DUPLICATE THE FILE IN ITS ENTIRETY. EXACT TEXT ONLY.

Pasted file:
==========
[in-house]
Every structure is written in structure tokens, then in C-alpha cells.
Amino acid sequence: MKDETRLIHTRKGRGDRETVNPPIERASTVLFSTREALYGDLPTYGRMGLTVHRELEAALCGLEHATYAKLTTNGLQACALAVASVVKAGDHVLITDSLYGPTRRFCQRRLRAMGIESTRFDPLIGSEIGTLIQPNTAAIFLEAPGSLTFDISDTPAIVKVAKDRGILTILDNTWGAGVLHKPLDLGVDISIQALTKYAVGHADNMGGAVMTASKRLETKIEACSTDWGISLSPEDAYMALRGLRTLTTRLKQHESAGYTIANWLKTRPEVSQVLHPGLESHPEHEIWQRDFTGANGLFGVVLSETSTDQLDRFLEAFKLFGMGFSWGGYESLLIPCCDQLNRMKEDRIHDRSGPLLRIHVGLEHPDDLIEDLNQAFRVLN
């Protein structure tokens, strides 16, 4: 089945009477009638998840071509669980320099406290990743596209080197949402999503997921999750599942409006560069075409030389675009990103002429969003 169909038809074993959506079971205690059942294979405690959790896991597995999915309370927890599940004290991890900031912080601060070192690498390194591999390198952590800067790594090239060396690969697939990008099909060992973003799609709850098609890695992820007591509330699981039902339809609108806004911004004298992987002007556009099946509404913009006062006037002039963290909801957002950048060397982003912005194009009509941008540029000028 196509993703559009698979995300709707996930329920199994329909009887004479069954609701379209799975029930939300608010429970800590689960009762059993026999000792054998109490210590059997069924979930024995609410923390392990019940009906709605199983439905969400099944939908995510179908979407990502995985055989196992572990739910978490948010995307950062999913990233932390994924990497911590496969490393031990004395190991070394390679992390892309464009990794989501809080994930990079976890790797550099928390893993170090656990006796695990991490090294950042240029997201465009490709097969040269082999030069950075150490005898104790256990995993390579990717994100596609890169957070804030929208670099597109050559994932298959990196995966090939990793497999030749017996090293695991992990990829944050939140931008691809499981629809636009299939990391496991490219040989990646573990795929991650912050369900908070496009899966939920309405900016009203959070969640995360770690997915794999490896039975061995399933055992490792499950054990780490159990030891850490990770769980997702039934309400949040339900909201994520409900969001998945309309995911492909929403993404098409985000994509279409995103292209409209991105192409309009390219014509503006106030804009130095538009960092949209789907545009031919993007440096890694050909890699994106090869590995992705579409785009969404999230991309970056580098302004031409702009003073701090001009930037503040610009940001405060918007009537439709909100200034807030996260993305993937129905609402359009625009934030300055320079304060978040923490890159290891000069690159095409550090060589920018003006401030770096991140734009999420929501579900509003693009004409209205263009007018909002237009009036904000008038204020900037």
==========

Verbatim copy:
[in-house]
Every structure is written in structure tokens, then in C-alpha cells.
Amino acid sequence: MKDETRLIHTRKGRGDRETVNPPIERASTVLFSTREALYGDLPTYGRMGLTVHRELEAALCGLEHATYAKLTTNGLQACALAVASVVKAGDHVLITDSLYGPTRRFCQRRLRAMGIESTRFDPLIGSEIGTLIQPNTAAIFLEAPGSLTFDISDTPAIVKVAKDRGILTILDNTWGAGVLHKPLDLGVDISIQALTKYAVGHADNMGGAVMTASKRLETKIEACSTDWGISLSPEDAYMALRGLRTLTTRLKQHESAGYTIANWLKTRPEVSQVLHPGLESHPEHEIWQRDFTGANGLFGVVLSETSTDQLDRFLEAFKLFGMGFSWGGYESLLIPCCDQLNRMKEDRIHDRSGPLLRIHVGLEHPDDLIEDLNQAFRVLN
């Protein structure tokens, strides 16, 4: 089945009477009638998840071509669980320099406290990743596209080197949402999503997921999750599942409006560069075409030389675009990103002429969003 169909038809074993959506079971205690059942294979405690959790896991597995999915309370927890599940004290991890900031912080601060070192690498390194591999390198952590800067790594090239060396690969697939990008099909060992973003799609709850098609890695992820007591509330699981039902339809609108806004911004004298992987002007556009099946509404913009006062006037002039963290909801957002950048060397982003912005194009009509941008540029000028 196509993703559009698979995300709707996930329920199994329909009887004479069954609701379209799975029930939300608010429970800590689960009762059993026999000792054998109490210590059997069924979930024995609410923390392990019940009906709605199983439905969400099944939908995510179908979407990502995985055989196992572990739910978490948010995307950062999913990233932390994924990497911590496969490393031990004395190991070394390679992390892309464009990794989501809080994930990079976890790797550099928390893993170090656990006796695990991490090294950042240029997201465009490709097969040269082999030069950075150490005898104790256990995993390579990717994100596609890169957070804030929208670099597109050559994932298959990196995966090939990793497999030749017996090293695991992990990829944050939140931008691809499981629809636009299939990391496991490219040989990646573990795929991650912050369900908070496009899966939920309405900016009203959070969640995360770690997915794999490896039975061995399933055992490792499950054990780490159990030891850490990770769980997702039934309400949040339900909201994520409900969001998945309309995911492909929403993404098409985000994509279409995103292209409209991105192409309009390219014509503006106030804009130095538009960092949209789907545009031919993007440096890694050909890699994106090869590995992705579409785009969404999230991309970056580098302004031409702009003073701090001009930037503040610009940001405060918007009537439709909100200034807030996260993305993937129905609402359009625009934030300055320079304060978040923490890159290891000069690159095409550090060589920018003006401030770096991140734009999420929501579900509003693009004409209205263009007018909002237009009036904000008038204020900037």